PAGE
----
He descended on a cloud and grumbled out some grumbles for us, we used it to season the tacos. Lloyd Carr, perhaps prompted by Rick Leach's intemperate outburst on WTKA a week or two ago, has emerged from the Fortress of Solitude to deliver his benediction:
"Rich is a young guy, (and) he's got a great background for such a young guy," Carr said during his interview with Frank Beckmann and Jim Brandstatter. "What we're seeing here offensively throughout this season is a great thing for the future of Michigan football.
"The transition a year ago you could expect (the struggles) because what they were looking for in a quarterback. Certainly what we have here is exciting. I'm excited for the future." …
"I've had a lot of conversations with Rich Rodriguez down through the last 18, 20 months, and I told him from the beginning if he needed me for any reason, just call me," Carr said. "I did not want to be a coach who's at practice and hanging around and answering questions from the media about what I saw. I didn't think that was good for Rich or our program."
This will slightly staunch the internet paranoia, but only slightly. As always, I wish to avoid this topic as thoroughly as possible. I have zero credible information about it, and learned during the coaching search that different factions can have incredibly different versions of reality.
On the notice. Chengelis's article on the import of this notice Michigan received from the NCAA starts off by broaching the possibility of major infractions but the end of it puts the event that just transpired in context:
Experts said that might well not be a major development.
"I think this is just a natural sequence of events that should occur when you have numerous former and current players making allegations that there have been rule violations, in this case, practices too long," said Rick Karcher, a sports law expert at the Florida Coastal School of Law.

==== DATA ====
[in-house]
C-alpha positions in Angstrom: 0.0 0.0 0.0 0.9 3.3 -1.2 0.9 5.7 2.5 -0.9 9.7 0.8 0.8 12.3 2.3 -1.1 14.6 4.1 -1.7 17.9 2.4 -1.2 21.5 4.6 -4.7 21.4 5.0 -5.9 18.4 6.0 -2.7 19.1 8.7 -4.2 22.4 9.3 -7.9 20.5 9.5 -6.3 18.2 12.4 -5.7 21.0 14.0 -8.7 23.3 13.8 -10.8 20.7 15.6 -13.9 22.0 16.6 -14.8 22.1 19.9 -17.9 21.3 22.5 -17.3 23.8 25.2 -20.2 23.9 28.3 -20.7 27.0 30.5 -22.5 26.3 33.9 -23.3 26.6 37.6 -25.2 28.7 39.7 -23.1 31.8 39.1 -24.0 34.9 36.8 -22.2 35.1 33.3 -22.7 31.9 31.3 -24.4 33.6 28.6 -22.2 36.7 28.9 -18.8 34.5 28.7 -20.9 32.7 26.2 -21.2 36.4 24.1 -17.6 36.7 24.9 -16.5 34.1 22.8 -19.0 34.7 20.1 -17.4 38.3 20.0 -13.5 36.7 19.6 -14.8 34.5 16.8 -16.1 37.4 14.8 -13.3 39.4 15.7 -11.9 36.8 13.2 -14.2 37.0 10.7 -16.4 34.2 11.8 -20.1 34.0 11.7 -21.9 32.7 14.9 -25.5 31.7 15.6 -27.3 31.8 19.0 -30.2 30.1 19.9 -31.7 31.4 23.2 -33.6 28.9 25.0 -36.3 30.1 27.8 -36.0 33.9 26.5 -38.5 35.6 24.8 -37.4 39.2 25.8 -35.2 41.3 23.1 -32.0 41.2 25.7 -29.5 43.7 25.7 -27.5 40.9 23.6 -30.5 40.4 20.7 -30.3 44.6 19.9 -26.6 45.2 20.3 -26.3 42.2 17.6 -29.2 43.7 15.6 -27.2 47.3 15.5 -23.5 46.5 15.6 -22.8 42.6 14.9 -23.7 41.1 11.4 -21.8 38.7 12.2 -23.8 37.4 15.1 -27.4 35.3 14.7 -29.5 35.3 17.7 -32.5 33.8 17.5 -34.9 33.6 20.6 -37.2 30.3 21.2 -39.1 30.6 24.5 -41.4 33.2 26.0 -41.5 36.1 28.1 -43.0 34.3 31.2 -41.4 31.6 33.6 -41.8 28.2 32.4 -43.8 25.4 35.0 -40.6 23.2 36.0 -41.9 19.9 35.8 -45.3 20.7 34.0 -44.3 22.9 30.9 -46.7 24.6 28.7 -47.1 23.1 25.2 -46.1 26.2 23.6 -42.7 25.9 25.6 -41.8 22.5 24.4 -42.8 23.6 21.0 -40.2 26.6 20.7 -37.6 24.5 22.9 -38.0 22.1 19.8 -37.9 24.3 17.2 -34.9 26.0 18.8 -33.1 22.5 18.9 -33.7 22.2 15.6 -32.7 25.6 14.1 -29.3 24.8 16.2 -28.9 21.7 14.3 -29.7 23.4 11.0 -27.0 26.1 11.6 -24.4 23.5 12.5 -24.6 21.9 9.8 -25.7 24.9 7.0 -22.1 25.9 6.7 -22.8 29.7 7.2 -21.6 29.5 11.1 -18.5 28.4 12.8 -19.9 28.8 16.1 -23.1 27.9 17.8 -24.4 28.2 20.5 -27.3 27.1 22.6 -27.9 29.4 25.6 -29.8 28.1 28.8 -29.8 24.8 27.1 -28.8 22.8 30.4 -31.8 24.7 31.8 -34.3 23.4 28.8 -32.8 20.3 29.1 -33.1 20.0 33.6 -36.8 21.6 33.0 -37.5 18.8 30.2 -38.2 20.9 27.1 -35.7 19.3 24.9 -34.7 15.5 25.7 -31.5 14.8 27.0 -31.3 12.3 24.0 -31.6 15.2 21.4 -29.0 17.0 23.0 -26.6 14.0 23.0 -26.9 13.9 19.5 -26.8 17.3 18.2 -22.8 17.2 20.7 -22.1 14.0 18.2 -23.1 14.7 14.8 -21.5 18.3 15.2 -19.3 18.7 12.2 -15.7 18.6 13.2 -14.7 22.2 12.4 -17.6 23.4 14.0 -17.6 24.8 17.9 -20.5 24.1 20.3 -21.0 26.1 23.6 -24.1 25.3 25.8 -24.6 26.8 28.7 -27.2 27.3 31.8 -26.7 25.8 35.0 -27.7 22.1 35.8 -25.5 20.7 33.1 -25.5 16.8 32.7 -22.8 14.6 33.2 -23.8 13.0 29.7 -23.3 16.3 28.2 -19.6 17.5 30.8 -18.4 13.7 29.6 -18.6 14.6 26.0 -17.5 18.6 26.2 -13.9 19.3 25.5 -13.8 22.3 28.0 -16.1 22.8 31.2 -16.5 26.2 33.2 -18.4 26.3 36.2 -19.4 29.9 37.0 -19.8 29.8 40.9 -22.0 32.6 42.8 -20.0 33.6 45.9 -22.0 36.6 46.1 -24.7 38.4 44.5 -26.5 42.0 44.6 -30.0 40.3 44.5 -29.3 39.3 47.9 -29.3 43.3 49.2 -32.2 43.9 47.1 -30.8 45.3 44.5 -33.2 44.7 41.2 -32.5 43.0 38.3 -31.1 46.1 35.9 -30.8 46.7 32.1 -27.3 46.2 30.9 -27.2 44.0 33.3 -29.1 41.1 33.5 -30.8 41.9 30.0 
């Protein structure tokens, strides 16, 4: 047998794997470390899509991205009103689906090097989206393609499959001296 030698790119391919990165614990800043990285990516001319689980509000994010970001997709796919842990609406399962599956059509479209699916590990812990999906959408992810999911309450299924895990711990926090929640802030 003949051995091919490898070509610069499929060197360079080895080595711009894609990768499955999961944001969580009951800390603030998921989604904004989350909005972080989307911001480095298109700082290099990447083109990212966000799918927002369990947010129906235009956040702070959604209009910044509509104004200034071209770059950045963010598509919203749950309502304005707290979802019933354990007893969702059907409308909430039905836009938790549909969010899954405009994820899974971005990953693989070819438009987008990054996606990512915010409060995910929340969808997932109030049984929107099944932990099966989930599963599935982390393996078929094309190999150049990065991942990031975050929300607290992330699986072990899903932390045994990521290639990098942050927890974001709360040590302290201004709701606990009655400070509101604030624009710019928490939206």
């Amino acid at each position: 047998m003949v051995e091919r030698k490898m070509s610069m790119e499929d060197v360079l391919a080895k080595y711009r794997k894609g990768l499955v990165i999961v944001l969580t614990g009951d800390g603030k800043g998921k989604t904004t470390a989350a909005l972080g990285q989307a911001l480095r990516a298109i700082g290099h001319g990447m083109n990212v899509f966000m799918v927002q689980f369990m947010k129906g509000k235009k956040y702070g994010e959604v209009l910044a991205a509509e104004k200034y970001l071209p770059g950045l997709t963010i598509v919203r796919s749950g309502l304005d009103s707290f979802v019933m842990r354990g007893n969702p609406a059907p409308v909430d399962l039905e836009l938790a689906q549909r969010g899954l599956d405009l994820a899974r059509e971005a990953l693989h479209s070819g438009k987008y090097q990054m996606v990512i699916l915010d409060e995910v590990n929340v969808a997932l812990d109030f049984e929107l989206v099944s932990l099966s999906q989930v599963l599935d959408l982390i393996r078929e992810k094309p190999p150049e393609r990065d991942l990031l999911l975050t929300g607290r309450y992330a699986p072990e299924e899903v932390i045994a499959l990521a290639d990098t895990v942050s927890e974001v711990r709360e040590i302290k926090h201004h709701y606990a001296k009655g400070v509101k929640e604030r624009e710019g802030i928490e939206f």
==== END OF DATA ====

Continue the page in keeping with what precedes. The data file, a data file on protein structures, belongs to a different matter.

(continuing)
"It's just a first step."
The next step would either be a determination by the NCAA that the accusations are baseless, or a formal "Notice of Allegations" detailing precisely what is supported by evidence.
It appears this is something that was obviously going to happen, and since NCAA investigators have been working with Michigan the past couple months it seems like this is a letter telling Michigan what it already knows. Basically status quo.
Just 40 more years and they'll get the hang of it.
Charts. A diarist at Black Shoe Diaries diarist is rivaling Misopogon with his charts and interesting research. His focus is on Big Ten passer efficiency over the last decade, with a special focus on Penn State that won't be surprising to anyone who's watched PSU play over the last decade. PSU QBs were consistently horrible except for that one year Mills had before his arm fell off until Darryl Clark broke all of our preconceived notions about JayPa. A couple more general takeaways:
- The last few years Big Ten QBs have dropped off a cliff, with this year a bounce-back.
- Passer efficiency continues to skyrocket. Check out some meh QBs of recent and not-so-recent vintage:
Approximately same rank, 12 extra passer efficiency points for the guy slightly worse.
That latter one is a reason to relax pass interference rules, I think. Another reason: right now they are arbitrary.